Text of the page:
Leadership Collaboration and HRO Success
Workplace trends show an alarming move towards aloof management and distanced leadership. The gap between leadership and the workforce may prove to be every Human Resource Officer’s (HRO) nightmare. The Army records two important facets to improving an HRO’s success, encouraging and developing a learning environment and engaging leadership in a collaborative relationship with their workforce.
As most HROs know a Root Cause Analysis approach coupled with a non-punitive environment is key to keeping negative events from occurring and recurring. Communication is foundational to these teams. The workforce needs to understand and embrace the event analysis process while leadership encourages forthright discussion without fear of judgment. To do this, the army suggests creating an environment of learning, learning from mistakes as well as more traditional learning opportunities.
In addition, technology and AI are creating fear in the current workforce surrounding the impending changes, both real and imagined. Up- and Re-skilling are urgently needed to keep the workforce relevant and working at a level appropriate for HROs. There is a current disconnect between what schools are producing and what workplaces need. Alternative schools with cutting edge technology and highly-skilled teachers are moving to shrink this gap, however, in the interim, current leadership can work towards improving both coursework availability and corporate attitude toward taking the time needed to learn these necessary skills. As a leader, be open to interruptions as an example of an action-oriented, learning environment. Put down the struggles with numbers, the most popular cause of discourse between levels in a corporation, and focus on the issues that matter to your HRO, like safety.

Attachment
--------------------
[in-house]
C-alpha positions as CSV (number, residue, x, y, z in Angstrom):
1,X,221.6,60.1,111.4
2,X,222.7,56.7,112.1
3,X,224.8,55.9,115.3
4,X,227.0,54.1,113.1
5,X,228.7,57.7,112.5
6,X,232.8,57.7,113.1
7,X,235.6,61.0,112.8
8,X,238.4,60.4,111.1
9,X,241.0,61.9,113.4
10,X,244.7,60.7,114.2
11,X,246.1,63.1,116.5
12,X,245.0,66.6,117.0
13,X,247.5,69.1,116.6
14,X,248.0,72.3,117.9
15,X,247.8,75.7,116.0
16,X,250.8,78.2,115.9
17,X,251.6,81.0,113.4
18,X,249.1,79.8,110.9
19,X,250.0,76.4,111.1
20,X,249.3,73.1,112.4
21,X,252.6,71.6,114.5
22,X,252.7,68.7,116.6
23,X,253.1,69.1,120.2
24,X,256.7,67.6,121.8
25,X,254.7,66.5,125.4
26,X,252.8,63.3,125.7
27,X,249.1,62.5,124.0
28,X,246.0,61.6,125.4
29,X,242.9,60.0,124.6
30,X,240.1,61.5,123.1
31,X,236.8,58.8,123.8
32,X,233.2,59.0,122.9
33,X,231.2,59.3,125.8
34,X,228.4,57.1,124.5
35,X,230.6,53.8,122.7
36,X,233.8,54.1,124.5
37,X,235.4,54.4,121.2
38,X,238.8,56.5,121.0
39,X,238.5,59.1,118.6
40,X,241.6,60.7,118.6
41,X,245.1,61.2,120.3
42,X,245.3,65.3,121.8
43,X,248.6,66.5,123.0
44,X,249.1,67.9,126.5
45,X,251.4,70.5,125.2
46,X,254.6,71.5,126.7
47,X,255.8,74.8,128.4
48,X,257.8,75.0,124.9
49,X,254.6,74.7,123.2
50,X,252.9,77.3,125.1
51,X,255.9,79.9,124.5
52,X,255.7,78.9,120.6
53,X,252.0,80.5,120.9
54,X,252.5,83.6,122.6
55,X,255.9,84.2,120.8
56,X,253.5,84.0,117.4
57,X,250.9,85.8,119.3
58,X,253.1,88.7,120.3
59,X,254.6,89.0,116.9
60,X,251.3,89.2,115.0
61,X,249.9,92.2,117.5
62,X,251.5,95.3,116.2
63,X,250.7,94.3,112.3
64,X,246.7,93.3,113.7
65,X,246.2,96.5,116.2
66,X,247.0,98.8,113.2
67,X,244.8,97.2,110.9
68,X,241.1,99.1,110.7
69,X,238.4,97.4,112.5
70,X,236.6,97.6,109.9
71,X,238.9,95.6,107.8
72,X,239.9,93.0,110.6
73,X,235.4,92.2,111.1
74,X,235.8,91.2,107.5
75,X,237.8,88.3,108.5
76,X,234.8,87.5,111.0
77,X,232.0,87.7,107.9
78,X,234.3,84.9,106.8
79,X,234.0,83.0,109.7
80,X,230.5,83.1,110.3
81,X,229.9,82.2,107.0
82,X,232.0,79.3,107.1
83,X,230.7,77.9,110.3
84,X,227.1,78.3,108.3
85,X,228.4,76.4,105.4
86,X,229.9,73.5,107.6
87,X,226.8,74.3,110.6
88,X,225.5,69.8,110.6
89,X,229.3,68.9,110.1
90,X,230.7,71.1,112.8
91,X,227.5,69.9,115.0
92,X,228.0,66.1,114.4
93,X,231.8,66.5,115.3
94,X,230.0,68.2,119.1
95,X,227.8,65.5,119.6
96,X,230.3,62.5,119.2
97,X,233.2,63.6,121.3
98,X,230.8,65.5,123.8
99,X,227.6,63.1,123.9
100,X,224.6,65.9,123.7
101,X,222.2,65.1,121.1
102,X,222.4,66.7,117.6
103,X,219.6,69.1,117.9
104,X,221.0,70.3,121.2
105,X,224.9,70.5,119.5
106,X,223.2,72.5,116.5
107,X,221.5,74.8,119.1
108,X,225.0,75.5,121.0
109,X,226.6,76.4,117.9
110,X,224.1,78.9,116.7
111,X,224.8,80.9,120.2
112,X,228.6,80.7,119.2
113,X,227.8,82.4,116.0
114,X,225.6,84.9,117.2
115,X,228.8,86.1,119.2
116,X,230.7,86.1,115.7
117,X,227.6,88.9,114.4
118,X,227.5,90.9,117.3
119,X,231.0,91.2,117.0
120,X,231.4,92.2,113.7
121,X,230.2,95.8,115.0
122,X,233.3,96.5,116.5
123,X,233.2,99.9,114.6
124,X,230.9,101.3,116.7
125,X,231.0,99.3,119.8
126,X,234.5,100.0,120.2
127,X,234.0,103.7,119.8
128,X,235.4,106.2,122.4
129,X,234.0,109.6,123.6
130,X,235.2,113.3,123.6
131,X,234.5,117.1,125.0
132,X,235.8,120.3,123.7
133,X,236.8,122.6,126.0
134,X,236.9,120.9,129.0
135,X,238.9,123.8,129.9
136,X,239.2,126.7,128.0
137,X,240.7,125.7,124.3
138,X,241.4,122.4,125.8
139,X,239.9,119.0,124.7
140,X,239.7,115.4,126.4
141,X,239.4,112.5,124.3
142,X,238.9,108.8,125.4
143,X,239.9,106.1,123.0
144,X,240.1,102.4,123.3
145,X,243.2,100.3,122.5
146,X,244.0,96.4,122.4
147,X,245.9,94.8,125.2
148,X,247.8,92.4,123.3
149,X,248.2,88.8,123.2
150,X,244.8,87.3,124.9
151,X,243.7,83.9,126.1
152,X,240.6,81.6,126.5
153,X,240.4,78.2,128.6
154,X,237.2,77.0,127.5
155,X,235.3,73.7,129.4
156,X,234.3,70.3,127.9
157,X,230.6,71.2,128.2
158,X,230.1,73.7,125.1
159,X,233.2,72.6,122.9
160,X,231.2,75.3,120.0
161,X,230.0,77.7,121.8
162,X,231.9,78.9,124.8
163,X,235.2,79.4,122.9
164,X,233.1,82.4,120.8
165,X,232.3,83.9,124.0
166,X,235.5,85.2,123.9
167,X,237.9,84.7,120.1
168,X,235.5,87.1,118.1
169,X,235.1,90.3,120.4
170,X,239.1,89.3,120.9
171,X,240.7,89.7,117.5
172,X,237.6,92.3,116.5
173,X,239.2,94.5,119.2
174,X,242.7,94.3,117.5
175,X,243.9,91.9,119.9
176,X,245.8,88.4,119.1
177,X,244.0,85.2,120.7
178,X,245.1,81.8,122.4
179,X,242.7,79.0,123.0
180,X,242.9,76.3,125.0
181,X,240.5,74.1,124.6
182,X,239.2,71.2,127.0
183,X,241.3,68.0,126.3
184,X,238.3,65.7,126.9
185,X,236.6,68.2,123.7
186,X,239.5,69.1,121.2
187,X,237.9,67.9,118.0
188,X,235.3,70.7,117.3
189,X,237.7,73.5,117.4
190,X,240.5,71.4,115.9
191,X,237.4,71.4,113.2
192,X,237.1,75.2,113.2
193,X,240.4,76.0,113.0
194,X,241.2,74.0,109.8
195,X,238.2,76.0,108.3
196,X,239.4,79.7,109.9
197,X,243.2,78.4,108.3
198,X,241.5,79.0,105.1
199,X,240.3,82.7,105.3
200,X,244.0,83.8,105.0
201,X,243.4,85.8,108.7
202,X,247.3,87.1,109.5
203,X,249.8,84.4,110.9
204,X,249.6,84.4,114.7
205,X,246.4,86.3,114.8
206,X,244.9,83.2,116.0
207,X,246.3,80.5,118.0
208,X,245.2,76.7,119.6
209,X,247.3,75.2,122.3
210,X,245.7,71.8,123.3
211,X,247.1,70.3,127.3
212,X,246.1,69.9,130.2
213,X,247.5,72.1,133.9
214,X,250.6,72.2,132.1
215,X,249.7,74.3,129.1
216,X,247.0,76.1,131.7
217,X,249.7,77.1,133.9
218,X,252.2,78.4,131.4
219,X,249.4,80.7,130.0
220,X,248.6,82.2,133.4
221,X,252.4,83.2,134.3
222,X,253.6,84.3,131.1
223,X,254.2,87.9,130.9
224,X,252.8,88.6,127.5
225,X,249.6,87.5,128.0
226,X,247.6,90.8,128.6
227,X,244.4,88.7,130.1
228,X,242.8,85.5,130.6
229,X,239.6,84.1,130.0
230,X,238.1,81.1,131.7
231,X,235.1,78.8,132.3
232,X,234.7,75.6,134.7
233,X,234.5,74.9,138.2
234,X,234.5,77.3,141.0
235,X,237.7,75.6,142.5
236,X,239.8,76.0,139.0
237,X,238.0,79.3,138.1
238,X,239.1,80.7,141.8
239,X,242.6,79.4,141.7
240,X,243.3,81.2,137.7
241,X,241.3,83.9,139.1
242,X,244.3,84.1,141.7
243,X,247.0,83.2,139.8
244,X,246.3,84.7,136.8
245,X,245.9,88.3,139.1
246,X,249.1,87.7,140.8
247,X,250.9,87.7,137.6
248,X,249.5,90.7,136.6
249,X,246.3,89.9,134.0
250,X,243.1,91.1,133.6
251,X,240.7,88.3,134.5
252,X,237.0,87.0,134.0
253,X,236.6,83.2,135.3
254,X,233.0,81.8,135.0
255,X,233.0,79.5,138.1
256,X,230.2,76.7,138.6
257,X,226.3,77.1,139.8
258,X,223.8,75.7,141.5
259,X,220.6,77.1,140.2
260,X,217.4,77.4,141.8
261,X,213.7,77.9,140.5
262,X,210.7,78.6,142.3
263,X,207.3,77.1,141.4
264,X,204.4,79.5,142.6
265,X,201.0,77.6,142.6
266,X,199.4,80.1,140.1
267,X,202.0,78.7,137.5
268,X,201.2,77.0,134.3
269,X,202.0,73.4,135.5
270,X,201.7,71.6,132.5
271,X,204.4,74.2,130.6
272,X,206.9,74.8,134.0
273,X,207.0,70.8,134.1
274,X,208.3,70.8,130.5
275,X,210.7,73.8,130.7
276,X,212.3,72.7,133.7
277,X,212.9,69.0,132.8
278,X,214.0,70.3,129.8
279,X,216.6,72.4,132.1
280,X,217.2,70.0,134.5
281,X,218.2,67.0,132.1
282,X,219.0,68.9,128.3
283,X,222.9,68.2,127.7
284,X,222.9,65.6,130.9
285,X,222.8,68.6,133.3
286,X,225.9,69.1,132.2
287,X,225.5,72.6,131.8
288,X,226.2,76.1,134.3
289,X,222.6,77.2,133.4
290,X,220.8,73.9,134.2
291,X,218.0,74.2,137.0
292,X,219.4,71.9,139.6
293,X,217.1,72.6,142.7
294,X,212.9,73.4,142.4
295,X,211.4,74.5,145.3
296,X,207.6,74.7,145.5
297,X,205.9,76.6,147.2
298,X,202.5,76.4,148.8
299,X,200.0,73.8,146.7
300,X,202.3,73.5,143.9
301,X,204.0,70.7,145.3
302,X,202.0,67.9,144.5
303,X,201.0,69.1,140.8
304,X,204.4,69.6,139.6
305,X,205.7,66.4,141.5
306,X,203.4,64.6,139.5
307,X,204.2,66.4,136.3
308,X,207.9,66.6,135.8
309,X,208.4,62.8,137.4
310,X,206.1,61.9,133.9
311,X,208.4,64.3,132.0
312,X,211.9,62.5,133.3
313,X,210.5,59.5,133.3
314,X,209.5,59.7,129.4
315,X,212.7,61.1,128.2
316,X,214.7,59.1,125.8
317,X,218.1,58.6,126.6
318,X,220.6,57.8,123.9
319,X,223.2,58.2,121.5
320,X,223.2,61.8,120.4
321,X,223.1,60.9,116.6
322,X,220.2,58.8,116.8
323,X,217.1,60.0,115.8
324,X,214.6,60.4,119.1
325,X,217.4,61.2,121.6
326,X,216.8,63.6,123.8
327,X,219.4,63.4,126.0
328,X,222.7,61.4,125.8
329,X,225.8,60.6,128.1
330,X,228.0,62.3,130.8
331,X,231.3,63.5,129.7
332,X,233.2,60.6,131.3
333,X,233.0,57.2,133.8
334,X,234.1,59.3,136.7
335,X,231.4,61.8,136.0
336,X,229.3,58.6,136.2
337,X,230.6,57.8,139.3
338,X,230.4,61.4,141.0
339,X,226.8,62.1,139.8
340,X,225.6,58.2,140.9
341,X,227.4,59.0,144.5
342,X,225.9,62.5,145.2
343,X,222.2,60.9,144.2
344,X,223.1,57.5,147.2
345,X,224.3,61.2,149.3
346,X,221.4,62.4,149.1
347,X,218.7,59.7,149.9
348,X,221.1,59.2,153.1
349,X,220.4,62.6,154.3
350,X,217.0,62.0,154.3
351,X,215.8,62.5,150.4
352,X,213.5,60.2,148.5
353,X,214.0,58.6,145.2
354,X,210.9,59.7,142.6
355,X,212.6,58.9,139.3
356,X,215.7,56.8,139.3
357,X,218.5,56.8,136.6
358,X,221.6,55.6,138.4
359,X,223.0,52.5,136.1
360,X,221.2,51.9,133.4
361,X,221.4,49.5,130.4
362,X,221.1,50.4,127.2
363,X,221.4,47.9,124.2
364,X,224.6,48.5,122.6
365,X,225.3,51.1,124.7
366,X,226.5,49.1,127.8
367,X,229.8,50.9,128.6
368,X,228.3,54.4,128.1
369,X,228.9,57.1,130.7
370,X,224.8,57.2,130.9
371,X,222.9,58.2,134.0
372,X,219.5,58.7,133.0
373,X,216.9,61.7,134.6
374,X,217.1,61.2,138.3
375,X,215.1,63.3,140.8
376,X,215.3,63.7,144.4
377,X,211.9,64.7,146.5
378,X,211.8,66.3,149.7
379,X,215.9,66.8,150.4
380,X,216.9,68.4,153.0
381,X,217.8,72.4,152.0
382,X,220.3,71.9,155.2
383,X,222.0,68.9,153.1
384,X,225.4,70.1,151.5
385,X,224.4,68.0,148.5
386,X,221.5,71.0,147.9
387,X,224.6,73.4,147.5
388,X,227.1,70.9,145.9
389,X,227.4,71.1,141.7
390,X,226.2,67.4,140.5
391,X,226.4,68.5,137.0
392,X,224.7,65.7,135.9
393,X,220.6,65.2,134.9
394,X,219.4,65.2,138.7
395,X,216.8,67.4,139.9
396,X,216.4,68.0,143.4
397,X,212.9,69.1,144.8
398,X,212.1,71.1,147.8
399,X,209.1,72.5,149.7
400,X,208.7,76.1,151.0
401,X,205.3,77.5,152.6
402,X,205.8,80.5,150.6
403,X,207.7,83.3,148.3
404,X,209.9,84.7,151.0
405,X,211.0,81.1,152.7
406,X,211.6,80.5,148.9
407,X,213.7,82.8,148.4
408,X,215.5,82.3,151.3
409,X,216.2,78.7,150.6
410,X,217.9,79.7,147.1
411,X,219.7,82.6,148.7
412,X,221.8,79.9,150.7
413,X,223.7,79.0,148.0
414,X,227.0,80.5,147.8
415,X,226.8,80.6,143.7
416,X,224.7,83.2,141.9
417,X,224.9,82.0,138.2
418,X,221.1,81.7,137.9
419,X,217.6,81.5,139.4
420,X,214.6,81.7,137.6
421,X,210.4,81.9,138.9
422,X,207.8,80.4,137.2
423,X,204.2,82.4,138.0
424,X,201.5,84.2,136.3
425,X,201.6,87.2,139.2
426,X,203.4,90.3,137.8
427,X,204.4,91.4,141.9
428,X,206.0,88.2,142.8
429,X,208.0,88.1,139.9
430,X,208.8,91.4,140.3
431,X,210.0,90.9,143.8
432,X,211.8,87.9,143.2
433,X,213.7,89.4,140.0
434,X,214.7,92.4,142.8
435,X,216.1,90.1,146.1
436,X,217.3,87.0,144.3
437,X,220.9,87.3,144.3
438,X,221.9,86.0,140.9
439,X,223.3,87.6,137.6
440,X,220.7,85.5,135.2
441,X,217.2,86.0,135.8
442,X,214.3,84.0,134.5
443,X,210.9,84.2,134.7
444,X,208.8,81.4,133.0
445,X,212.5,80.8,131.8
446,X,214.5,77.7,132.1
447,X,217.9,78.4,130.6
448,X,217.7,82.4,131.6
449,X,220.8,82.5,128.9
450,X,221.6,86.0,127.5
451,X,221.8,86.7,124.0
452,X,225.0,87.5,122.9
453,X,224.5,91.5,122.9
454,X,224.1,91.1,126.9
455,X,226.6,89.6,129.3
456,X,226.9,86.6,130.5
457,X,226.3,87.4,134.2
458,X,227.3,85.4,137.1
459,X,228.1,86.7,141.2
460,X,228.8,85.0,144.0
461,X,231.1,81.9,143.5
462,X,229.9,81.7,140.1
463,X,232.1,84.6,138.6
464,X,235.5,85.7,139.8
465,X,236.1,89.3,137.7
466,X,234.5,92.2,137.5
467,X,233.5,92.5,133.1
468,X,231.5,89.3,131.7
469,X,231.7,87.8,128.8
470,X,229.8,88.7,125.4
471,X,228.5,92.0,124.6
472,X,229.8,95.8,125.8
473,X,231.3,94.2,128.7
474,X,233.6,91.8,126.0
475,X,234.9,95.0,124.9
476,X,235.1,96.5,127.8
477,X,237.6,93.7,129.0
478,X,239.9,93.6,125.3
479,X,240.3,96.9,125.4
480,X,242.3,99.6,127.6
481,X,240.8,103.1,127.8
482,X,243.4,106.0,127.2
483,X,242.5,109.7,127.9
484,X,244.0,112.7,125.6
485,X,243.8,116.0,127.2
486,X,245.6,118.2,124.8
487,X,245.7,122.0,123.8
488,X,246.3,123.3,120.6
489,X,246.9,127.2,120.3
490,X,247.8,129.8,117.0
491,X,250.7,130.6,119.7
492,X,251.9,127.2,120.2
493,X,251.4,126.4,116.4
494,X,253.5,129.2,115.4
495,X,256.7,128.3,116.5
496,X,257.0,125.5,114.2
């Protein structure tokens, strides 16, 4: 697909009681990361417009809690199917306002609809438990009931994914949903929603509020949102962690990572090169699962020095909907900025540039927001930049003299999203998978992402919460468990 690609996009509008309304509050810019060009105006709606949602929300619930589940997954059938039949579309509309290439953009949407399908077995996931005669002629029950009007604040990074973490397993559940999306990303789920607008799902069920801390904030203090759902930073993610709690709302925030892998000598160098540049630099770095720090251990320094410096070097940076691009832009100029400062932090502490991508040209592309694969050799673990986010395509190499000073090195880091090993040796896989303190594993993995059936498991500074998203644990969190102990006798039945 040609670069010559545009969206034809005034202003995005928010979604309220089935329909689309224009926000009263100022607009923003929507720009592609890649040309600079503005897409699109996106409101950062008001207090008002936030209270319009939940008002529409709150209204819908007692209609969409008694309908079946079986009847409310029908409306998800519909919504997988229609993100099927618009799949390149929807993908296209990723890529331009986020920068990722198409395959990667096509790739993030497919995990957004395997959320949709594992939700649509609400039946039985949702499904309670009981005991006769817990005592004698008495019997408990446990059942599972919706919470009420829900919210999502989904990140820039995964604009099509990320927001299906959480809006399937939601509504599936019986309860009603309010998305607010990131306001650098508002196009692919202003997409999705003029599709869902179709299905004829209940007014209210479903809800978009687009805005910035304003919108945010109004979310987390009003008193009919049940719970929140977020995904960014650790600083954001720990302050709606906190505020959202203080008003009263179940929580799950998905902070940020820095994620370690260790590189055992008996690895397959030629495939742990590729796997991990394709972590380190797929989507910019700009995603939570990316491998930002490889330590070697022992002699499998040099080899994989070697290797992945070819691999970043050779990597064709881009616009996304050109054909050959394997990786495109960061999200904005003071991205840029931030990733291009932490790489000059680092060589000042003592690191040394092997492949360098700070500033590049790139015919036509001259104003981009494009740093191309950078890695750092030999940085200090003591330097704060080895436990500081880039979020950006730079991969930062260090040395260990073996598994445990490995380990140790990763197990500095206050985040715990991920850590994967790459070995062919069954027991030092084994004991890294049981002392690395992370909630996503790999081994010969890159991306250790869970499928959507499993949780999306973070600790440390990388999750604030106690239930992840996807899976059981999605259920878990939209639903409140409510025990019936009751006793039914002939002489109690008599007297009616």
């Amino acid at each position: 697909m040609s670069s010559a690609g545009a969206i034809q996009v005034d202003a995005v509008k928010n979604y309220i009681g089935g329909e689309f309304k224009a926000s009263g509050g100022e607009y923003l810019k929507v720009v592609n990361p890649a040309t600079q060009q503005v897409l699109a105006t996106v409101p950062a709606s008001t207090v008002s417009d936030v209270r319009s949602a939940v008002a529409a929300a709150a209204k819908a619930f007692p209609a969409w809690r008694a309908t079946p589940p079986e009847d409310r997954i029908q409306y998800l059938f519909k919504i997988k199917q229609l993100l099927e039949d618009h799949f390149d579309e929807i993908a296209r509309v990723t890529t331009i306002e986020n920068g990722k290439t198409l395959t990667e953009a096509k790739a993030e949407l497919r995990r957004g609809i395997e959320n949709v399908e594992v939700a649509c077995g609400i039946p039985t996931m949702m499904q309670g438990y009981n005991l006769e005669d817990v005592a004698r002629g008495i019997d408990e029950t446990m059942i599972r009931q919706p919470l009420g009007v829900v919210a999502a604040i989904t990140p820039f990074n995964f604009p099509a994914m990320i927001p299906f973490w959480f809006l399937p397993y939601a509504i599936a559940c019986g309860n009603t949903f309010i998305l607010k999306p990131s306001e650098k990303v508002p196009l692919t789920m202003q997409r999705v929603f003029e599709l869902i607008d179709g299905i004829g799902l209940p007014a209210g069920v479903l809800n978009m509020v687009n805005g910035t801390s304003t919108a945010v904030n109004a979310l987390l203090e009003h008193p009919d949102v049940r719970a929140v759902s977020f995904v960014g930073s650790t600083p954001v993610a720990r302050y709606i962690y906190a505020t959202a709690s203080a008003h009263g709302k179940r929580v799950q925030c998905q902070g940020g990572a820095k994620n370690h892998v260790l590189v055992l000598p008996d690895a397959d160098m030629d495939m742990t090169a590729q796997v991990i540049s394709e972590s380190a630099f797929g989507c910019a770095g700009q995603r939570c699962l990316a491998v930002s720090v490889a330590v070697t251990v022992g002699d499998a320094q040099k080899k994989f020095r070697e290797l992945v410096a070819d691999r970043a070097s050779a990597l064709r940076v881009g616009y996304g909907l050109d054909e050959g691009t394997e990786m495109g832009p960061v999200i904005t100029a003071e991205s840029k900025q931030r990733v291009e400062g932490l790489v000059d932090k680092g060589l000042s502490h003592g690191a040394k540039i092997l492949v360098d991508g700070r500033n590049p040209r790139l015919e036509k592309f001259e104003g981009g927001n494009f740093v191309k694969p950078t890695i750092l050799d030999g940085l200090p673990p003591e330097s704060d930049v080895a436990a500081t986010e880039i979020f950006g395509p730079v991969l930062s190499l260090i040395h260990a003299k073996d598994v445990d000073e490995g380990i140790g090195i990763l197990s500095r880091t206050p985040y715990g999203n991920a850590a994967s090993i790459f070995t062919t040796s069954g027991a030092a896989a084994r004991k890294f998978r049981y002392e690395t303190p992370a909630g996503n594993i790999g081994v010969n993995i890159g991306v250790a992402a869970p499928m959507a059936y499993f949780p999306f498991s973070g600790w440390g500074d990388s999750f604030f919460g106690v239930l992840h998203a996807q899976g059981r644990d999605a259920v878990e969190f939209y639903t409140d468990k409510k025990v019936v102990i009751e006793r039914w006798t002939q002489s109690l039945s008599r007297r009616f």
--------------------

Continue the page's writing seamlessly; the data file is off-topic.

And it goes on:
Engagement is an asset to every HRO, at all levels of a corporation. Engaged employees make fewer mistakes, take fewer days off and are more likely to be productive contributors to the company. What companies may not realize is engagement is also contagious. If leadership is aloof and distanced--disengaged, then the workforce will be too. The use of email and the internet creates a convenient way to communicate but it is done so at the cost of the efficacy of that communication and at the relationship and engagement of those involved. Think about how facial expressions, intuition, and body language influence not only the way an idea is presented but also the level of transparency in communication.
Perhaps it’s time to re-institute the face-to-face meeting and focus those opportunities around safety related issues. The remedy to a disconnected leadership team is to create environments that invite team members to learn about the day-to-day operations from C-Suite members to facilitate meaningful interactions between leaders and employees.